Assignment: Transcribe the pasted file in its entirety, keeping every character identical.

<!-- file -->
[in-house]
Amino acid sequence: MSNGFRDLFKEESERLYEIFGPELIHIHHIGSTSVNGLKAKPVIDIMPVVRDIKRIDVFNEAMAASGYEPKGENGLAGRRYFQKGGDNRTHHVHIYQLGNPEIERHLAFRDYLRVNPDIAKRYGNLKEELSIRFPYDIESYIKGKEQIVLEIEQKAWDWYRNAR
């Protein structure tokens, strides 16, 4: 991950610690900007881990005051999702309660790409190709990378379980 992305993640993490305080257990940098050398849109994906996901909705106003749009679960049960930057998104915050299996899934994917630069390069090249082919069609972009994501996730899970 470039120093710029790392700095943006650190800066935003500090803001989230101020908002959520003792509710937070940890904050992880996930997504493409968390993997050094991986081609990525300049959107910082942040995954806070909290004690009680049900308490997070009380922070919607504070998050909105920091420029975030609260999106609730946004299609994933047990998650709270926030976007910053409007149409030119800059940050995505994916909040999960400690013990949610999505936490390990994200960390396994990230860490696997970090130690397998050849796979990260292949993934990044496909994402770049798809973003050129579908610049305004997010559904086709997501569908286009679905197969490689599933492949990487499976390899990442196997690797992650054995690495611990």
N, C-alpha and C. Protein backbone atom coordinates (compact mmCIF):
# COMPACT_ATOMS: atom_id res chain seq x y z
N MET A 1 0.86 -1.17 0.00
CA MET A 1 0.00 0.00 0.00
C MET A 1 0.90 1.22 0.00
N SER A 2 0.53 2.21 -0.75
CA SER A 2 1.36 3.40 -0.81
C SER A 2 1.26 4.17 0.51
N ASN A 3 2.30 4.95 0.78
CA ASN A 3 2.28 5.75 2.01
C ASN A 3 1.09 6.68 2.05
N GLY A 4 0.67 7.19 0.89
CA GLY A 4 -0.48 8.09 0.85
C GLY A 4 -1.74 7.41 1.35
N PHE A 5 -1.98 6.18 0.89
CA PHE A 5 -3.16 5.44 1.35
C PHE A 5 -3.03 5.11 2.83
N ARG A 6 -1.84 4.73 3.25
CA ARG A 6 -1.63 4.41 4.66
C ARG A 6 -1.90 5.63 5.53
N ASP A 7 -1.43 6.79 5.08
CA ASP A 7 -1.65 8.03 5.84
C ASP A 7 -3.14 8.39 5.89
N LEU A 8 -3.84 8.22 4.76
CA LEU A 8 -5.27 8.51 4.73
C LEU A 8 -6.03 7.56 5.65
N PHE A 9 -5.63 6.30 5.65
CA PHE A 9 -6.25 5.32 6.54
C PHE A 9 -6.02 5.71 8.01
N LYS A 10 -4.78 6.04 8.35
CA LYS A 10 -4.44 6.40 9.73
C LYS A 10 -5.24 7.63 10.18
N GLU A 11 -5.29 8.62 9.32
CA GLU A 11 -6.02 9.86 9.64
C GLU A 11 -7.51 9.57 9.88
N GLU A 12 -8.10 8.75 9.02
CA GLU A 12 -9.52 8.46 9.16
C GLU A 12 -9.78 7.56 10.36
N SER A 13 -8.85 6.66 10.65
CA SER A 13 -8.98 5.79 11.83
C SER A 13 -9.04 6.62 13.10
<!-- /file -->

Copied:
[in-house]
Amino acid sequence: MSNGFRDLFKEESERLYEIFGPELIHIHHIGSTSVNGLKAKPVIDIMPVVRDIKRIDVFNEAMAASGYEPKGENGLAGRRYFQKGGDNRTHHVHIYQLGNPEIERHLAFRDYLRVNPDIAKRYGNLKEELSIRFPYDIESYIKGKEQIVLEIEQKAWDWYRNAR
């Protein structure tokens, strides 16, 4: 991950610690900007881990005051999702309660790409190709990378379980 992305993640993490305080257990940098050398849109994906996901909705106003749009679960049960930057998104915050299996899934994917630069390069090249082919069609972009994501996730899970 470039120093710029790392700095943006650190800066935003500090803001989230101020908002959520003792509710937070940890904050992880996930997504493409968390993997050094991986081609990525300049959107910082942040995954806070909290004690009680049900308490997070009380922070919607504070998050909105920091420029975030609260999106609730946004299609994933047990998650709270926030976007910053409007149409030119800059940050995505994916909040999960400690013990949610999505936490390990994200960390396994990230860490696997970090130690397998050849796979990260292949993934990044496909994402770049798809973003050129579908610049305004997010559904086709997501569908286009679905197969490689599933492949990487499976390899990442196997690797992650054995690495611990």
N, C-alpha and C. Protein backbone atom coordinates (compact mmCIF):
# COMPACT_ATOMS: atom_id res chain seq x y z
N MET A 1 0.86 -1.17 0.00
CA MET A 1 0.00 0.00 0.00
C MET A 1 0.90 1.22 0.00
N SER A 2 0.53 2.21 -0.75
CA SER A 2 1.36 3.40 -0.81
C SER A 2 1.26 4.17 0.51
N ASN A 3 2.30 4.95 0.78
CA ASN A 3 2.28 5.75 2.01
C ASN A 3 1.09 6.68 2.05
N GLY A 4 0.67 7.19 0.89
CA GLY A 4 -0.48 8.09 0.85
C GLY A 4 -1.74 7.41 1.35
N PHE A 5 -1.98 6.18 0.89
CA PHE A 5 -3.16 5.44 1.35
C PHE A 5 -3.03 5.11 2.83
N ARG A 6 -1.84 4.73 3.25
CA ARG A 6 -1.63 4.41 4.66
C ARG A 6 -1.90 5.63 5.53
N ASP A 7 -1.43 6.79 5.08
CA ASP A 7 -1.65 8.03 5.84
C ASP A 7 -3.14 8.39 5.89
N LEU A 8 -3.84 8.22 4.76
CA LEU A 8 -5.27 8.51 4.73
C LEU A 8 -6.03 7.56 5.65
N PHE A 9 -5.63 6.30 5.65
CA PHE A 9 -6.25 5.32 6.54
C PHE A 9 -6.02 5.71 8.01
N LYS A 10 -4.78 6.04 8.35
CA LYS A 10 -4.44 6.40 9.73
C LYS A 10 -5.24 7.63 10.18
N GLU A 11 -5.29 8.62 9.32
CA GLU A 11 -6.02 9.86 9.64
C GLU A 11 -7.51 9.57 9.88
N GLU A 12 -8.10 8.75 9.02
CA GLU A 12 -9.52 8.46 9.16
C GLU A 12 -9.78 7.56 10.36
N SER A 13 -8.85 6.66 10.65
CA SER A 13 -8.98 5.79 11.83
C SER A 13 -9.04 6.62 13.10